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International Law

Winners selected in Davis Wright Tremaine international law writing competition

June 08, 2016

  • Whitney Magnuson
  • Thomas Payne

The International Law Committee at Lewis & Clark Law School is proud to announce the winners of the 2016 Davis Wright Tremaine International Law Writing Awards. Established through the generosity of Davis Wright Tremaine LLP, the award program provides a $2,000 stipend for the best student research paper written in the past year on any topic in private or public international law, and a $500 stipend for the second best paper.

This year’s winners are:

First Place:  Whitney Magnuson, Confronting an Imminent Wave of Climate Change Migrants: Lessons and Opportunities in International Governance Afforded by the Guiding Principles on Internal Displacement

Second Place: Thomas Payne, Teaching Old Law New Tricks: Applying and Adapting State Responsibility to Cyber Operations.

Whitney’s paper considers the phenomenon of climate change migration, identifies a gap in protection under international law, and analyzes the potential utilization of the Guiding Principles on Internal Displacement as a model for proactively addressing the matter.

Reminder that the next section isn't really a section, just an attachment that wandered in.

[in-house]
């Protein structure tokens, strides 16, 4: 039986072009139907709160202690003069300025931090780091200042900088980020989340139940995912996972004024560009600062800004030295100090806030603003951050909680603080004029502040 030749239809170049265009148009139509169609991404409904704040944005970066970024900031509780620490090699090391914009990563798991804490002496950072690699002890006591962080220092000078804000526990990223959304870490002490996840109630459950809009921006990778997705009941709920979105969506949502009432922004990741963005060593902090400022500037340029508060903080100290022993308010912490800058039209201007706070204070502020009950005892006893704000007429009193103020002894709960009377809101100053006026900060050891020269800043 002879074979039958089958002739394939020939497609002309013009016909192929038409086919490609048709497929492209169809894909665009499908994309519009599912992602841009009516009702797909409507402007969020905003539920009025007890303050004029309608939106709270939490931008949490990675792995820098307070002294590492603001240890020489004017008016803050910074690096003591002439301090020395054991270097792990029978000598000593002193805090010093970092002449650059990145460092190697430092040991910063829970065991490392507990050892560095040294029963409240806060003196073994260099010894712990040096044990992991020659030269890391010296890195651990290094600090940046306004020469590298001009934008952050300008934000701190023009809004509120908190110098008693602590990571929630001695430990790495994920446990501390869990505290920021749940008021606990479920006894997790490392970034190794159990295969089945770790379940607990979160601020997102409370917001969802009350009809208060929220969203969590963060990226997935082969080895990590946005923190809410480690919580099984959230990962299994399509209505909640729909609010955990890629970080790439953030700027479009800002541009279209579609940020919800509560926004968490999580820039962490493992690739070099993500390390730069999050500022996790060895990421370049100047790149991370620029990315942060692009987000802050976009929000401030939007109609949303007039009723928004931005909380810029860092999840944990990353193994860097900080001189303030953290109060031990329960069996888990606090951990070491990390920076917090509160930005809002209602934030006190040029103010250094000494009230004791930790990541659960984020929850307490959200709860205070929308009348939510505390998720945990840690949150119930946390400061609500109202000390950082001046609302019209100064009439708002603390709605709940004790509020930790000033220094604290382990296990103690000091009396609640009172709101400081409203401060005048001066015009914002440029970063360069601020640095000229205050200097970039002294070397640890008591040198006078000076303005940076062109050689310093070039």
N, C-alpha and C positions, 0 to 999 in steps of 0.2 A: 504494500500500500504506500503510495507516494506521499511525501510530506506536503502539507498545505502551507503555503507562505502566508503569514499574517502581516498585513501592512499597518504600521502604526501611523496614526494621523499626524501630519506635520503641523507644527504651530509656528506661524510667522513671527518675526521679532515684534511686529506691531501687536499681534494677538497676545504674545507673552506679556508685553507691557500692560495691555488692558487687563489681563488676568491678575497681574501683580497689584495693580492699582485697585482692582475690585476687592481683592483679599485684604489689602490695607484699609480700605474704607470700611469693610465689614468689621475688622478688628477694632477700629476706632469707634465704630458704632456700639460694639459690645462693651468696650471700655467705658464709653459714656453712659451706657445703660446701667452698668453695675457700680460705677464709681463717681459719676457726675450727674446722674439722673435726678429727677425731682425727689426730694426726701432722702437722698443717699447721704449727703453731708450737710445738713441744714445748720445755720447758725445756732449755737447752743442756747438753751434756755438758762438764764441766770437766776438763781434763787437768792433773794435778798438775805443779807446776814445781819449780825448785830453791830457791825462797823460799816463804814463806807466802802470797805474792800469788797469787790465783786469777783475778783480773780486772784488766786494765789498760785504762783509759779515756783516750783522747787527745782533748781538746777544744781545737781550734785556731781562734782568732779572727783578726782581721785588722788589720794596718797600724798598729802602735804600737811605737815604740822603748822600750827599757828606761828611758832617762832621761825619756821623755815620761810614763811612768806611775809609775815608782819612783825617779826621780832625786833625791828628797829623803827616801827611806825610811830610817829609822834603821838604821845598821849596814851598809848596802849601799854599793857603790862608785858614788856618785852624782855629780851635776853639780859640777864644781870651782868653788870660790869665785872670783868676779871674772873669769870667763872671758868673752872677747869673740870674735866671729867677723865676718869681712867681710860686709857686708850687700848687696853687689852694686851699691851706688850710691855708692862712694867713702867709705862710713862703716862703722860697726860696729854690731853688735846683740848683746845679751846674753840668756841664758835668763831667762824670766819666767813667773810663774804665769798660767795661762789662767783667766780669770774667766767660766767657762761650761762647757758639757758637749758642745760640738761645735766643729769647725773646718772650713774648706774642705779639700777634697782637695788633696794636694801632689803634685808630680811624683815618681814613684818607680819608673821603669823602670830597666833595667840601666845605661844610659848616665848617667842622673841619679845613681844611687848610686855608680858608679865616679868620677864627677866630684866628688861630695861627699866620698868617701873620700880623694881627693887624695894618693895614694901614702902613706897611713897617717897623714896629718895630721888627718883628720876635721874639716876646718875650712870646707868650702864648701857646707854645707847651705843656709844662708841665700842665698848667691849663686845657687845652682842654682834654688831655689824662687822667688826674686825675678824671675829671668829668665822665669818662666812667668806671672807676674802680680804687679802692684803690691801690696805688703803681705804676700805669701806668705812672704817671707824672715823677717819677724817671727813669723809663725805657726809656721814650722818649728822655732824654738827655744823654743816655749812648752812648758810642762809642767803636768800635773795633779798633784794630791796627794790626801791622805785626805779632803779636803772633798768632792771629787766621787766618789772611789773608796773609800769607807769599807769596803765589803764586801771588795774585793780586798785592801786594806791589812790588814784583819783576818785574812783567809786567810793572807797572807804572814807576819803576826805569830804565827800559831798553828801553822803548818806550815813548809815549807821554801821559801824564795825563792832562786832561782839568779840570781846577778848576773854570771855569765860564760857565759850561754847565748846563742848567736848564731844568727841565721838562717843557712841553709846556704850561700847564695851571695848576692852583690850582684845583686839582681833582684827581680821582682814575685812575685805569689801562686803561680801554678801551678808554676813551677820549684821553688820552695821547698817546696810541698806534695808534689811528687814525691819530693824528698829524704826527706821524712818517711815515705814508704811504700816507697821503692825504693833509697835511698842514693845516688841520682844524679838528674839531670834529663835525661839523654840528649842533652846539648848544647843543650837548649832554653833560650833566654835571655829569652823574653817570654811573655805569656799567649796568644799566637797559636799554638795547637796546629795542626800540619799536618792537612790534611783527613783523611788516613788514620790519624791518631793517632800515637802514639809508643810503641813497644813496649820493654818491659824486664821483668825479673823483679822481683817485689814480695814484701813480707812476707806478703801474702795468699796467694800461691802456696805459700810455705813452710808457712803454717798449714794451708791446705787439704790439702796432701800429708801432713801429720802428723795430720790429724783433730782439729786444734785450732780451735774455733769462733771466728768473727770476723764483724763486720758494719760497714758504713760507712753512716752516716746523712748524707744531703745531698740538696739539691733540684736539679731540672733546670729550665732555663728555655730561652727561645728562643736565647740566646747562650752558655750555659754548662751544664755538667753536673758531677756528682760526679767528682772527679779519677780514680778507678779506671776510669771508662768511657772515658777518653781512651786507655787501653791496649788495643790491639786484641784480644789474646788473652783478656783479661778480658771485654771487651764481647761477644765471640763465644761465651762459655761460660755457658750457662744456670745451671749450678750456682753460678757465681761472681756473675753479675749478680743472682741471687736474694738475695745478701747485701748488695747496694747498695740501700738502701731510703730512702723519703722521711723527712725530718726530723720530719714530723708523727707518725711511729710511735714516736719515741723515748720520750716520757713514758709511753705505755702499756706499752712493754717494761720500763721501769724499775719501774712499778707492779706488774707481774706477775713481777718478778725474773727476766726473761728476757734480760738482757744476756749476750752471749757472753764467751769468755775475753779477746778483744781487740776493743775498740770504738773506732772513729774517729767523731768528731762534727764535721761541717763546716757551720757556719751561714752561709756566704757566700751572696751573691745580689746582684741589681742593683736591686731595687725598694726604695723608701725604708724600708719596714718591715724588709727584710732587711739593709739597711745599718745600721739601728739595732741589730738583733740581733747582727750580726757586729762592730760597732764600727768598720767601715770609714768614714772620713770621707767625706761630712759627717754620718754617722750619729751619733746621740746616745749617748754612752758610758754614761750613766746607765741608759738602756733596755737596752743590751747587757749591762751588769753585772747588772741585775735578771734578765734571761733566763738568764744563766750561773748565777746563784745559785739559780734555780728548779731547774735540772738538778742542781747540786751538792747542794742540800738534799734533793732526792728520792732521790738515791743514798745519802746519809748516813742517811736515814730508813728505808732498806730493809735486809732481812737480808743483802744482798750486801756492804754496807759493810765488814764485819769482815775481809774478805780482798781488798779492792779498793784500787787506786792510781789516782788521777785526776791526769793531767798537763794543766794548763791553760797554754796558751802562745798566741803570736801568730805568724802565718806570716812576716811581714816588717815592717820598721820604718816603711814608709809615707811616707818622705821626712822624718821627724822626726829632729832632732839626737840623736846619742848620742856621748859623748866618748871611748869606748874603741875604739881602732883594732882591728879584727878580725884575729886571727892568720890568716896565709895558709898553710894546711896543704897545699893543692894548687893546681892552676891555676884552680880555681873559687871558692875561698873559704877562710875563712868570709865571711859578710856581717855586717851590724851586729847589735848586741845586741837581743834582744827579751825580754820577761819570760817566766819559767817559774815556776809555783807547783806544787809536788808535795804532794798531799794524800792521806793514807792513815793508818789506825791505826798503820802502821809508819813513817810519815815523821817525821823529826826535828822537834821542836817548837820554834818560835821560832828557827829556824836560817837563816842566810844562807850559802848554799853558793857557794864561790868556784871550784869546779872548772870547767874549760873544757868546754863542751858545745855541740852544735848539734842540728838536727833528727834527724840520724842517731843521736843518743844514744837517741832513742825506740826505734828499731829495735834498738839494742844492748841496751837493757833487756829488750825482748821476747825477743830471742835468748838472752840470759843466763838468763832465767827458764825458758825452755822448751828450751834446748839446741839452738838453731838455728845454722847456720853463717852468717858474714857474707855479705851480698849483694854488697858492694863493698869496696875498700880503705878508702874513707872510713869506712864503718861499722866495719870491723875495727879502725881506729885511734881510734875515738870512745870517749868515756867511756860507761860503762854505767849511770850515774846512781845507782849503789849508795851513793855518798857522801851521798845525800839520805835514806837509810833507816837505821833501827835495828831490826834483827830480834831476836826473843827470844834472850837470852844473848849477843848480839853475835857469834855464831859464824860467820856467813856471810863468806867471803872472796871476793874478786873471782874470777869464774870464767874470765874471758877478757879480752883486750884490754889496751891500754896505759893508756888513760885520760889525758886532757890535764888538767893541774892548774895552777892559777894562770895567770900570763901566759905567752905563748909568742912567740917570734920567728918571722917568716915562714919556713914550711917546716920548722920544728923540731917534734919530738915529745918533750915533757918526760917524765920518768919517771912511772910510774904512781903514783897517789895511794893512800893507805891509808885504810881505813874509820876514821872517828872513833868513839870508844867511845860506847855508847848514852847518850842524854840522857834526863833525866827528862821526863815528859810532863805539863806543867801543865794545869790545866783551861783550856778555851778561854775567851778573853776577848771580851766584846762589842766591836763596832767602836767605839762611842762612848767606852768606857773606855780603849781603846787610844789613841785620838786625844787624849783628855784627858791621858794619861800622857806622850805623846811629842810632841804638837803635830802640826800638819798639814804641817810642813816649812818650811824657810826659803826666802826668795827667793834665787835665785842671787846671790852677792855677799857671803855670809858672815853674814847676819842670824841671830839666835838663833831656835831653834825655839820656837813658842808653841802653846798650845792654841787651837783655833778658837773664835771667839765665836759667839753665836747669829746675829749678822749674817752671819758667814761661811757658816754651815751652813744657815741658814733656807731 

Thomas’ paper explores the emerging threat of transnational cyber operations and applies the law of state responsibility to its various permutations, including cyber operations committed by organs of a state, and those committed by non-state actors.

Professor George Foster, the Chair of the International Law Committee and a member of this year’s review committee, commended both authors.  “Whitney’s paper represents an original and valuable contribution to the literature on a cutting edge issue: migration spurred by climate change,” he said.  “Thomas’ paper marshals traditional sources of authority to analyze a novel subject in a cogent and sophisticated way.”  Professor Foster pointed out that this is the second time Whitney has won this writing competition, having earned first place two years ago for a paper evaluating the characterization of marine conservation campaigners as pirates.  “Whitney’s achievement in winning this award twice is unprecedented,” he commented.  “It shows just how exceptional her research and writing skills are.  I hope and expect that Whitney and Thomas will both continue to produce such innovative and impressive scholarship as they move forward with their careers.”

The International Law Committee and Lewis & Clark Law School congratulate both winners and are grateful to Davis Wright Tremaine for the firm’s ongoing support for this award program.